Catch shares are just as controversial in the Chesapeake Bay. Ten years ago, Virginia installed a catch share program in the Bay for striped bass, a population that had been overfished. After the catch share implementation, Virgina has been able to sustainably manage the striped bass population. To implement this program, NOAA provided educational sessions for striped bass fishermen to learn about catch shares and aided fishermen in the transition process from derby fishing to catch share fishing. From an original catch season of three months, the government extended the harvest period for striped bass to eleven months. The Virginia program has also allowed fisheries to be more economically successful.
Another positive result of catch share programs in Virginia is the development of “Chesapeake Catch.” Chesapeake Catch is a smartphone application developed for fishermen in the Bay, allowing them to log their catch and view data regarding other fish caught in the Bay. This has been a successful way for fishermen to come together and communicate within the industry.
Maryland took longer to implement the catch share program for striped bass; a total allowable catch was not instituted until 2014. Catch shares in both Maryland and Virginia have received criticism for putting small fishermen out of business. Throughout the Bay region, many fishermen, particularly smaller family businesses, complain that catch shares have changed their traditional fishing techniques, and allowed larger fishing corporations to control the small companies.
With striped bass being Maryland’s state fish and it’s third most valuable seafood industry, the catch share program implementation for striped bass in Maryland is very significant. Despite the complaints, since the program began, striped bass populations have improved and overfishing has declined in both Maryland and Virginia.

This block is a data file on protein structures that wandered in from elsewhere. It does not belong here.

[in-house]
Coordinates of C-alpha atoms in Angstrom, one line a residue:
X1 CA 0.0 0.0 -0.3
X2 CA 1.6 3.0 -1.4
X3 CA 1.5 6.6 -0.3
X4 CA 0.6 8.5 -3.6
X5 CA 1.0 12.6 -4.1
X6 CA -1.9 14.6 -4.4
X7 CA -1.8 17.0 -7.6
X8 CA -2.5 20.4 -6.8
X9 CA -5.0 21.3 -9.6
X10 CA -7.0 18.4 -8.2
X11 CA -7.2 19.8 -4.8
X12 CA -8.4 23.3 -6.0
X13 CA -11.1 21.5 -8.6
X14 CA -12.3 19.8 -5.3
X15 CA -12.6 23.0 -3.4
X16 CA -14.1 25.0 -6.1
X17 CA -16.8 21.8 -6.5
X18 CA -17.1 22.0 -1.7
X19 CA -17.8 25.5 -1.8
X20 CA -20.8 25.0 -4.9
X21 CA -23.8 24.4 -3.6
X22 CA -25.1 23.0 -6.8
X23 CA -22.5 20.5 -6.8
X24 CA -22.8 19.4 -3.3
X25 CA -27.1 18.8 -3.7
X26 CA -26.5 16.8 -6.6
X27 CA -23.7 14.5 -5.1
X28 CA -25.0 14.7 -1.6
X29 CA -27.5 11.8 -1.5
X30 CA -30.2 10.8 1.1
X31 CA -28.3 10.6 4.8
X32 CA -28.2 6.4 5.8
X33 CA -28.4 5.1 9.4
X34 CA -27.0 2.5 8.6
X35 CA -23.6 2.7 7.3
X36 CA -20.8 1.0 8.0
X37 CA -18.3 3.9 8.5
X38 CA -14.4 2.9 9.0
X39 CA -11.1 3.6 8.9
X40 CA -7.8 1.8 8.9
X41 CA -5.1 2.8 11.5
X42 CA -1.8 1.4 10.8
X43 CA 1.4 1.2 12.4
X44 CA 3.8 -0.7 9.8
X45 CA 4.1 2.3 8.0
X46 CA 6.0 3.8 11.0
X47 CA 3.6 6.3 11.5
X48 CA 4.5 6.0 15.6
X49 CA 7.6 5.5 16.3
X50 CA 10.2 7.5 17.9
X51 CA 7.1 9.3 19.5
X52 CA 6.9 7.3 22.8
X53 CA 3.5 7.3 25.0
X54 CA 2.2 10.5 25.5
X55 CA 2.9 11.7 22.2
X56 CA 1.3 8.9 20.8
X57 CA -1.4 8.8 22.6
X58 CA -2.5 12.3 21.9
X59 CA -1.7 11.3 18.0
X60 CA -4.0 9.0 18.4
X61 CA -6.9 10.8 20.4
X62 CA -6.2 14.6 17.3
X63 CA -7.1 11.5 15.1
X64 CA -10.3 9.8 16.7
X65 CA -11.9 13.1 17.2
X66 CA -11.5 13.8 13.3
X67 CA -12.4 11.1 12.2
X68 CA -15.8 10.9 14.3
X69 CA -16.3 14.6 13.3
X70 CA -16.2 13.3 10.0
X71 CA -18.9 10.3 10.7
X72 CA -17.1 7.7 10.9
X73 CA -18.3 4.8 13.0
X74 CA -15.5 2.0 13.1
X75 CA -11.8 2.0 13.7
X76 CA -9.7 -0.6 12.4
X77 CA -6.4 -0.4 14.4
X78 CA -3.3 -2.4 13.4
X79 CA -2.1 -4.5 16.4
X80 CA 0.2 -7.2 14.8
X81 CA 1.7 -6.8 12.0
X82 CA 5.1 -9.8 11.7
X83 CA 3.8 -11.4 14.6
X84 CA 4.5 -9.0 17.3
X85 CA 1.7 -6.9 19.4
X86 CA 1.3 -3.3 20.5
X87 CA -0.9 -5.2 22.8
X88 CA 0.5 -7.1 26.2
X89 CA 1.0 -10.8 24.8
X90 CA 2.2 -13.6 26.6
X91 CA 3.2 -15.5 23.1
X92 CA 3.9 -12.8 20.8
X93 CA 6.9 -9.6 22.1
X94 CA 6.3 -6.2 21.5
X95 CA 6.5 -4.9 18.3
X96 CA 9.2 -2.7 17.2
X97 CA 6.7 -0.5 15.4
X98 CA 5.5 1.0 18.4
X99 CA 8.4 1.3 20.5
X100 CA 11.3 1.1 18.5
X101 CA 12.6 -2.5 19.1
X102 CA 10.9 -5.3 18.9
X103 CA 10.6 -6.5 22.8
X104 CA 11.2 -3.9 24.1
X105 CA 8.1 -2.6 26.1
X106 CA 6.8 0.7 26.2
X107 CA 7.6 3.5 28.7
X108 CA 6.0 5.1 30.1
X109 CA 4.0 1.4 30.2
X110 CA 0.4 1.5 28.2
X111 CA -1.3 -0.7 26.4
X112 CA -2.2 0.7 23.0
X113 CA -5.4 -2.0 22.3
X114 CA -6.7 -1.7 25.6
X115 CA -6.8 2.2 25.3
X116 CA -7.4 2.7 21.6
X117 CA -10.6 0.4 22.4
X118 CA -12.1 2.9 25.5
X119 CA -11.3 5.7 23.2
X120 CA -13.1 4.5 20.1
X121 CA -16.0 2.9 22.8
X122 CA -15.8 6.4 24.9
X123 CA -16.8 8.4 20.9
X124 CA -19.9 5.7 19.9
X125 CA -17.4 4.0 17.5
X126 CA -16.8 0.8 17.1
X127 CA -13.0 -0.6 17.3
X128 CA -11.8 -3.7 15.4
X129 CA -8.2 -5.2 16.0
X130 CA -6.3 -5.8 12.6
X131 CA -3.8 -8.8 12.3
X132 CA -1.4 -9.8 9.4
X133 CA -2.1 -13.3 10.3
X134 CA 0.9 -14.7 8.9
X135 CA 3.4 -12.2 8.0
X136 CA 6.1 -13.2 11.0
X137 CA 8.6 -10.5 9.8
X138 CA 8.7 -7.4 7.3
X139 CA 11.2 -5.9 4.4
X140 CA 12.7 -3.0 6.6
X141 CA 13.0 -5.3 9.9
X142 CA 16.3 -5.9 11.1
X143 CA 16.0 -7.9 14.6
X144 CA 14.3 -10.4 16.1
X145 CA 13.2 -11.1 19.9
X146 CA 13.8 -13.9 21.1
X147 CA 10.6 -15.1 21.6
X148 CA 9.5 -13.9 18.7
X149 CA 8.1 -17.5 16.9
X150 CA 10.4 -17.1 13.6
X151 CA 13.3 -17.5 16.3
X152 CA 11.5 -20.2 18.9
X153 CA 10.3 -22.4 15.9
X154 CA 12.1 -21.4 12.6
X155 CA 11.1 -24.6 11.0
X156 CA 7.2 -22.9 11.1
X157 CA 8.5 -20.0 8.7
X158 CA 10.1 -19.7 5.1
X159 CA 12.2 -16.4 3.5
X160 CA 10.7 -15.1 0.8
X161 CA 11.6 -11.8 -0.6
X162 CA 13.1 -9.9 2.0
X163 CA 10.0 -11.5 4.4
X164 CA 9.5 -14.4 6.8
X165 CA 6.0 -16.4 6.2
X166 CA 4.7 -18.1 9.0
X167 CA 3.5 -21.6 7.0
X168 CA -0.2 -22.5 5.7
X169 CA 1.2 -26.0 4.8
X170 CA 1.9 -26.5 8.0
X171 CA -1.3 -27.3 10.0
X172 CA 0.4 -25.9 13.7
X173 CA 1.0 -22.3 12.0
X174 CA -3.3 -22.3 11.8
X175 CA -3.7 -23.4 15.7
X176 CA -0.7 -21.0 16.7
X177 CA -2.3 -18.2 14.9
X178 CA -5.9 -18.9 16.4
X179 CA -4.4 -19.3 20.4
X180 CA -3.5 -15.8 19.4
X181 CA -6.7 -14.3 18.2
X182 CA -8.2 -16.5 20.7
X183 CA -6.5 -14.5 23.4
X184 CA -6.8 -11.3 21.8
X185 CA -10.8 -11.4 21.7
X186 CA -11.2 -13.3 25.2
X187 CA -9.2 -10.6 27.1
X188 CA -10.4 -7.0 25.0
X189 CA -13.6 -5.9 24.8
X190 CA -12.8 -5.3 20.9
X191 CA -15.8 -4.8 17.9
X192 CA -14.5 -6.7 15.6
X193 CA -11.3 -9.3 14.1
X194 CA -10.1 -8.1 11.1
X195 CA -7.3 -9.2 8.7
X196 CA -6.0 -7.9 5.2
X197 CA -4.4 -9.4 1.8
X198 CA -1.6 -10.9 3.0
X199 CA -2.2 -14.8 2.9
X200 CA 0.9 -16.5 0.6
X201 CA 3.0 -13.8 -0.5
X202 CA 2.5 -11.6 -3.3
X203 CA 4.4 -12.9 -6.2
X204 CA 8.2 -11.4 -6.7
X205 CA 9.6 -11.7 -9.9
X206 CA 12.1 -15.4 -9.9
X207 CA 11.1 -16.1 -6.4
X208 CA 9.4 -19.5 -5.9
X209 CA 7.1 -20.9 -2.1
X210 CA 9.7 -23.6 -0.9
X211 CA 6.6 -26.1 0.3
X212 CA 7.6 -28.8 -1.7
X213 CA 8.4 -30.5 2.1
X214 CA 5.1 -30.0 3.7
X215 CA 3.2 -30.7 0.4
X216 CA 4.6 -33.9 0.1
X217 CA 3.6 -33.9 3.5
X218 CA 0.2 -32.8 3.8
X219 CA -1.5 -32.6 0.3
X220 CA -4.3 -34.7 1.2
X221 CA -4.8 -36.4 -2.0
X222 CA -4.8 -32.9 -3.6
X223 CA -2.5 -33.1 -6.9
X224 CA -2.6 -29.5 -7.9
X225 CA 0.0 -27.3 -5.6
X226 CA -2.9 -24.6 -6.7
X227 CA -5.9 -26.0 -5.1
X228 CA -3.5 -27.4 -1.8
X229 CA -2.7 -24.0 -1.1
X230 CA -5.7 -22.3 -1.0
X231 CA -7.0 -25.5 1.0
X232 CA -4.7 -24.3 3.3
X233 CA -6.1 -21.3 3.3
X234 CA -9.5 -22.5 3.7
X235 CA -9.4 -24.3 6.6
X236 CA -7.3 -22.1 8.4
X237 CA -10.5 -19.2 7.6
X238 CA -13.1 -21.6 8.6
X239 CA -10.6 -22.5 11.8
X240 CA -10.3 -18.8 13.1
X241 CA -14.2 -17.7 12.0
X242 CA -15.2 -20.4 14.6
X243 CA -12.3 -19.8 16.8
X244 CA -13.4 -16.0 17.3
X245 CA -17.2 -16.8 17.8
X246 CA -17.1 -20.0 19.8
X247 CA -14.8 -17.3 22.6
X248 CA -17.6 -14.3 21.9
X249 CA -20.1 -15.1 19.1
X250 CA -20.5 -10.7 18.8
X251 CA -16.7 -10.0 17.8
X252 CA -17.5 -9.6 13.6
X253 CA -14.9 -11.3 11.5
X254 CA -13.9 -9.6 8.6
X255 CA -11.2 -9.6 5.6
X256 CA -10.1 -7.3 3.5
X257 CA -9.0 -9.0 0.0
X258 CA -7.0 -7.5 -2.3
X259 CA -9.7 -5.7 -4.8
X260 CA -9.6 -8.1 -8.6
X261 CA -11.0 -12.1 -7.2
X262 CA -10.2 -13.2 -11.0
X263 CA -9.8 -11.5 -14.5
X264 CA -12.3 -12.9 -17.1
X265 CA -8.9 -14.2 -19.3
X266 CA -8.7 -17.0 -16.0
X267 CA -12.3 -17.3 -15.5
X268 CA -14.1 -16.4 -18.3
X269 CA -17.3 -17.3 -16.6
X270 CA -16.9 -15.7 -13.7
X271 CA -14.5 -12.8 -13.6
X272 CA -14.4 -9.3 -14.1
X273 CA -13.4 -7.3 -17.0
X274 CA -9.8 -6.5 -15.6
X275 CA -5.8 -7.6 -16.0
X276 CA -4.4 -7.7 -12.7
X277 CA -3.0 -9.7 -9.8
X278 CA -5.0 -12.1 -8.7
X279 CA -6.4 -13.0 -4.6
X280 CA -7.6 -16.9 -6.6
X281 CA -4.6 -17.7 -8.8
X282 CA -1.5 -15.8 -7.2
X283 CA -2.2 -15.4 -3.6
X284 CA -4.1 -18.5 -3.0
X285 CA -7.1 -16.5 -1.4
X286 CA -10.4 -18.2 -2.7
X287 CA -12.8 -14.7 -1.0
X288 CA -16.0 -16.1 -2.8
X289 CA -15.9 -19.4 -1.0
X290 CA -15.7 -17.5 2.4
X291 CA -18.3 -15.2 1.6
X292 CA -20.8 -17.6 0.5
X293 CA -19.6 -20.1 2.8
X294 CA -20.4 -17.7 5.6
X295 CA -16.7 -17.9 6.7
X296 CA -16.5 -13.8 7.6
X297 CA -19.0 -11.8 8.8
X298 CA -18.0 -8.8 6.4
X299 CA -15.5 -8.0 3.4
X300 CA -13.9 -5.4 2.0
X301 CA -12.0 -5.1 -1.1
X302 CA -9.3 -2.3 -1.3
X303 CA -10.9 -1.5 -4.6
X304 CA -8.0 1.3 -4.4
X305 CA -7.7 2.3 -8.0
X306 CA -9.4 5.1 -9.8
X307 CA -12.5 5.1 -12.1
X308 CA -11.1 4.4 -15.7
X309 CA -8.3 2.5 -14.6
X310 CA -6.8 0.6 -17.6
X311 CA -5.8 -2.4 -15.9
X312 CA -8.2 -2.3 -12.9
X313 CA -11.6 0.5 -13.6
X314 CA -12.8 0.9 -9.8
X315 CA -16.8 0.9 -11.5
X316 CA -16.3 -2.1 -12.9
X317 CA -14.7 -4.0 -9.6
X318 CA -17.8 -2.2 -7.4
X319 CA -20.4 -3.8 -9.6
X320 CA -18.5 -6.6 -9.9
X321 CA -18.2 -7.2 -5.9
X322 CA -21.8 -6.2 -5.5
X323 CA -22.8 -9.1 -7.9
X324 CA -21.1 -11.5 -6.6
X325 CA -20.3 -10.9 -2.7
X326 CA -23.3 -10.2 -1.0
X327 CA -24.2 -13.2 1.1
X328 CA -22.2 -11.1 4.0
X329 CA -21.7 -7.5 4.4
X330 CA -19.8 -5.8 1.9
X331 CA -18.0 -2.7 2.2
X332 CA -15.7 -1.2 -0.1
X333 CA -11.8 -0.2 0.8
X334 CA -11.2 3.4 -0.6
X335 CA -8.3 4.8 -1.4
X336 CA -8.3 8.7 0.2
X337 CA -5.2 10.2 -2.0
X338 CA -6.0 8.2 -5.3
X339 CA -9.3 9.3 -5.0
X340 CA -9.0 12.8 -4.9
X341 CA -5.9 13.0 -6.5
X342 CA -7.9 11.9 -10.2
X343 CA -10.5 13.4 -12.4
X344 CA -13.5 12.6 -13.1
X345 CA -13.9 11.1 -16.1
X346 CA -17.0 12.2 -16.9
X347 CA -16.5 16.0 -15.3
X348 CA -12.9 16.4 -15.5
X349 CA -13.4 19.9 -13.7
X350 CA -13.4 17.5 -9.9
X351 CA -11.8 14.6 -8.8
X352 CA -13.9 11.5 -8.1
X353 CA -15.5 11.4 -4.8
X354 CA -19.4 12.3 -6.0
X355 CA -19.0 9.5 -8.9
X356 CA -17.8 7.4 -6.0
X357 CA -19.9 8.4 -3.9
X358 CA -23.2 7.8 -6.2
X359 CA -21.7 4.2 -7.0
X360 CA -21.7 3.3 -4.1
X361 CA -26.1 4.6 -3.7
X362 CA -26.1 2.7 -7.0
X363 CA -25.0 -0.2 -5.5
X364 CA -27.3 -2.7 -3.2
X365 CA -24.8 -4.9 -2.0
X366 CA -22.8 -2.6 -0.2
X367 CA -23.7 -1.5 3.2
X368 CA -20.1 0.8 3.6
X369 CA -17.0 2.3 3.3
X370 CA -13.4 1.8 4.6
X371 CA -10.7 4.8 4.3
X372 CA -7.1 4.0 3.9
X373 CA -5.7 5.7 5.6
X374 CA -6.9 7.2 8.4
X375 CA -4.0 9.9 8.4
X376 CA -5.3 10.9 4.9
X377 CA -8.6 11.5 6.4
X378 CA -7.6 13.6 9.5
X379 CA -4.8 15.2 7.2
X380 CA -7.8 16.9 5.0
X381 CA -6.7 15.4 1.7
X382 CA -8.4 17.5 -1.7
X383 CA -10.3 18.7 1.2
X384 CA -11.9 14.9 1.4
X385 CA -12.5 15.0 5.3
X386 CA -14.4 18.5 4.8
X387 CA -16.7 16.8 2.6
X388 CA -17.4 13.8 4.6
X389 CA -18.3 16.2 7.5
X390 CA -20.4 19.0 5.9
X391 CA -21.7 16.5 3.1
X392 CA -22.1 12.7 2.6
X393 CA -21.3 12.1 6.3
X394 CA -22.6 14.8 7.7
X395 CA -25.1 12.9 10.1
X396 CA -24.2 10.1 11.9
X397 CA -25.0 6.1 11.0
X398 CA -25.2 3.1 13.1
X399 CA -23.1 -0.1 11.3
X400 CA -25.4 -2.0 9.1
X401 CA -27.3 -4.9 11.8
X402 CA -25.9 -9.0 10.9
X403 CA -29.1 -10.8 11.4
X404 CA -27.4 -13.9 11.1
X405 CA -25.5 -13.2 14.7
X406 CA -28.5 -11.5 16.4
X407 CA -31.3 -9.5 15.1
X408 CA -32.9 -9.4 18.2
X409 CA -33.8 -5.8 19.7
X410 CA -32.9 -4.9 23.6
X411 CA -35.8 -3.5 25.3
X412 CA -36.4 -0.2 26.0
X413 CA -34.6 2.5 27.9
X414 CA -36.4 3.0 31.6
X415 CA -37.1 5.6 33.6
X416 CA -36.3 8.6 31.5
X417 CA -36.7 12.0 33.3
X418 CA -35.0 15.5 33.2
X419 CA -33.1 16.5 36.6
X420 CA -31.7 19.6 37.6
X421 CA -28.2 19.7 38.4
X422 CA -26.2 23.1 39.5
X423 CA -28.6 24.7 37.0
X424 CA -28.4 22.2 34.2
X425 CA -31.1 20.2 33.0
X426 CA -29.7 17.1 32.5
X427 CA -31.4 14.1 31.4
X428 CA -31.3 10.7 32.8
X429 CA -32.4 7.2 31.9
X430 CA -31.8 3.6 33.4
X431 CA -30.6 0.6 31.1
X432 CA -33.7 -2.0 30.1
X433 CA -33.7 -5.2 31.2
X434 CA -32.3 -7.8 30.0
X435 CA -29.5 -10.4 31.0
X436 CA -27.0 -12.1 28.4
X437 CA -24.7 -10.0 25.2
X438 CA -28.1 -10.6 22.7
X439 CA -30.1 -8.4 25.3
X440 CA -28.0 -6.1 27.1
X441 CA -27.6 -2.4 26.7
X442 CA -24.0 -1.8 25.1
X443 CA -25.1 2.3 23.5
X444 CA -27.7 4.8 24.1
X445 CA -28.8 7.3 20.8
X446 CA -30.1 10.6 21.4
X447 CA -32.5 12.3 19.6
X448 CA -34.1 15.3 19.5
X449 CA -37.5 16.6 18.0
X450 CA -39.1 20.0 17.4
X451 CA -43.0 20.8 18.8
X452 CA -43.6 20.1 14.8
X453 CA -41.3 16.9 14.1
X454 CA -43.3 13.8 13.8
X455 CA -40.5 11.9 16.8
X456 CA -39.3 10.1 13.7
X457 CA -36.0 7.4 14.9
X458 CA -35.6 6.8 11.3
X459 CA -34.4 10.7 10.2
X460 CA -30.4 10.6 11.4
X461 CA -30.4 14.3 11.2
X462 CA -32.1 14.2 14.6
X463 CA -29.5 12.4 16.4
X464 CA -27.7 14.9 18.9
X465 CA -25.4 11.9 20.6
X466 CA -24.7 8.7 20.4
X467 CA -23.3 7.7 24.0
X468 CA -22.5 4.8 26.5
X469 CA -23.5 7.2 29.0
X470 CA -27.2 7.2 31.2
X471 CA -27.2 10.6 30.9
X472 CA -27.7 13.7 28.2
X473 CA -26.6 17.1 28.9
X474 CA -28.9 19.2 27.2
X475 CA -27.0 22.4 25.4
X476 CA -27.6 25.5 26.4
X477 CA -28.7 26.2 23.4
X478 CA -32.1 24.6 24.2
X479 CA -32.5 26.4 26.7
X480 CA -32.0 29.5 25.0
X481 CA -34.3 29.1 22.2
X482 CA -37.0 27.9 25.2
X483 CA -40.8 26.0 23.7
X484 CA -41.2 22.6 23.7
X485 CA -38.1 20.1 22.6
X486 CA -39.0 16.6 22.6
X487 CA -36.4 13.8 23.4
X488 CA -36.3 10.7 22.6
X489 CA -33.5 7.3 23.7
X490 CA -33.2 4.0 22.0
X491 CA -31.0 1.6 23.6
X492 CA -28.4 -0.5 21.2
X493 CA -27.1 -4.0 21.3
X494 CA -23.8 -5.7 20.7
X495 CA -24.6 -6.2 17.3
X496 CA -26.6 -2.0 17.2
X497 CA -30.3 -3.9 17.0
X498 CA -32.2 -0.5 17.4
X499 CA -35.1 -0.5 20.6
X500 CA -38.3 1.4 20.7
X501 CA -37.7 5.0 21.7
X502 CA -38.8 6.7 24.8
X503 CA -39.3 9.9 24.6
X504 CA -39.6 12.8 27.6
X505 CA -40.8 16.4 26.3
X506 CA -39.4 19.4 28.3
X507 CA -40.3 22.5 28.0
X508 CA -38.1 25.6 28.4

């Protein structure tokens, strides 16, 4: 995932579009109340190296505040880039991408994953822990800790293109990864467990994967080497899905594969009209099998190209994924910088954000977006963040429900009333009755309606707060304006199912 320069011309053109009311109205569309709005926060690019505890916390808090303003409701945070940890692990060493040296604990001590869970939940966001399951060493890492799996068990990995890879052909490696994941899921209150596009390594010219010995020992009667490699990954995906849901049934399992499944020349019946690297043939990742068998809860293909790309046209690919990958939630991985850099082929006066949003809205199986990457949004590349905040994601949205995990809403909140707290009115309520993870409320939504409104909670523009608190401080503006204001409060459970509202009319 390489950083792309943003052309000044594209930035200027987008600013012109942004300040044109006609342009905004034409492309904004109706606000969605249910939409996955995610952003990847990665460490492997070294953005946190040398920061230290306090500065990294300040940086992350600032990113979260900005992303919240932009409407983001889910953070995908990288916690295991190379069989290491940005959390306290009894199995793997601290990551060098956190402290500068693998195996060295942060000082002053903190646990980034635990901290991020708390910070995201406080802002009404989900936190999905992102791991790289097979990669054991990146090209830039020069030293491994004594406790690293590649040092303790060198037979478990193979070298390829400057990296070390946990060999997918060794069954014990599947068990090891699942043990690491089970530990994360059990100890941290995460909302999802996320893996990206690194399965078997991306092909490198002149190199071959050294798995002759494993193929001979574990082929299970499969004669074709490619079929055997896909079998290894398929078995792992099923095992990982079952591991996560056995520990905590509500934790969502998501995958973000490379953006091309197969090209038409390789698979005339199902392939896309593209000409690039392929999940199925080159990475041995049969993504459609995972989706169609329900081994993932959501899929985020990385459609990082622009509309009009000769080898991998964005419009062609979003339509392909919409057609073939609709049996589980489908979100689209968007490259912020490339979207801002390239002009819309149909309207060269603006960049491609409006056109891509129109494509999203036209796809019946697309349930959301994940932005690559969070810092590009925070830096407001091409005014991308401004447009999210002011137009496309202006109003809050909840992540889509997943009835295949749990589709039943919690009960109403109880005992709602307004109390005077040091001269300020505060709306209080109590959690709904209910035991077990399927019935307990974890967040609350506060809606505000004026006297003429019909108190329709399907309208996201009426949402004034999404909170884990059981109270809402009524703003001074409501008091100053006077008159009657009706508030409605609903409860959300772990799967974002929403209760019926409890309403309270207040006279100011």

After exploring the different stances people take toward catch shares, and examining the pros and cons of this fishing technique, I have come to the conclusion that overfishing is an extremely complicated issue with no simple solution. It is still relatively unclear whether or not these programs are environmentally sustainable on a global scale. Catch share programs, however, seem to be effective in the Chesapeake Bay watershed. Although there are may be short-term economic downsides to catch shares, there have been ecological benefits in the Chesapeake region.
More on the Chesapeake Bay’s Blue Catfish Problem
Blue catfish, an invasive species in the Chesapeake Bay, presents environmental challenges in the Bay watershed for a number of native species. Catfish prey on a variety of Bay species, while nothing in our watershed preys on it. Population numbers have grown in recent years, as was highlighted in a post from this summer. (See here).
So what exactly are catfish eating in Bay waters? Researchers at the Smithsonian Environmental Research Center (SERC) are examining catfish stomach contents to find out for sure.
Identifying stomach contents from physical remains, such as bones and scales, and through DNA barcoding, SERC has identified that catfish are eating rockfish, white perch, American shad, alewife and blueback herring. Some of these native species, such as shad and rockfish, have been the target of conservation programs in Maryland and Virginia, as these states try to sustain healthy populations of these finfish.
While shad abundance is up, as of this spring, should population numbers drop below restoration goals in the future, dealing with the catfish issue in the Chesapeake will become even more important.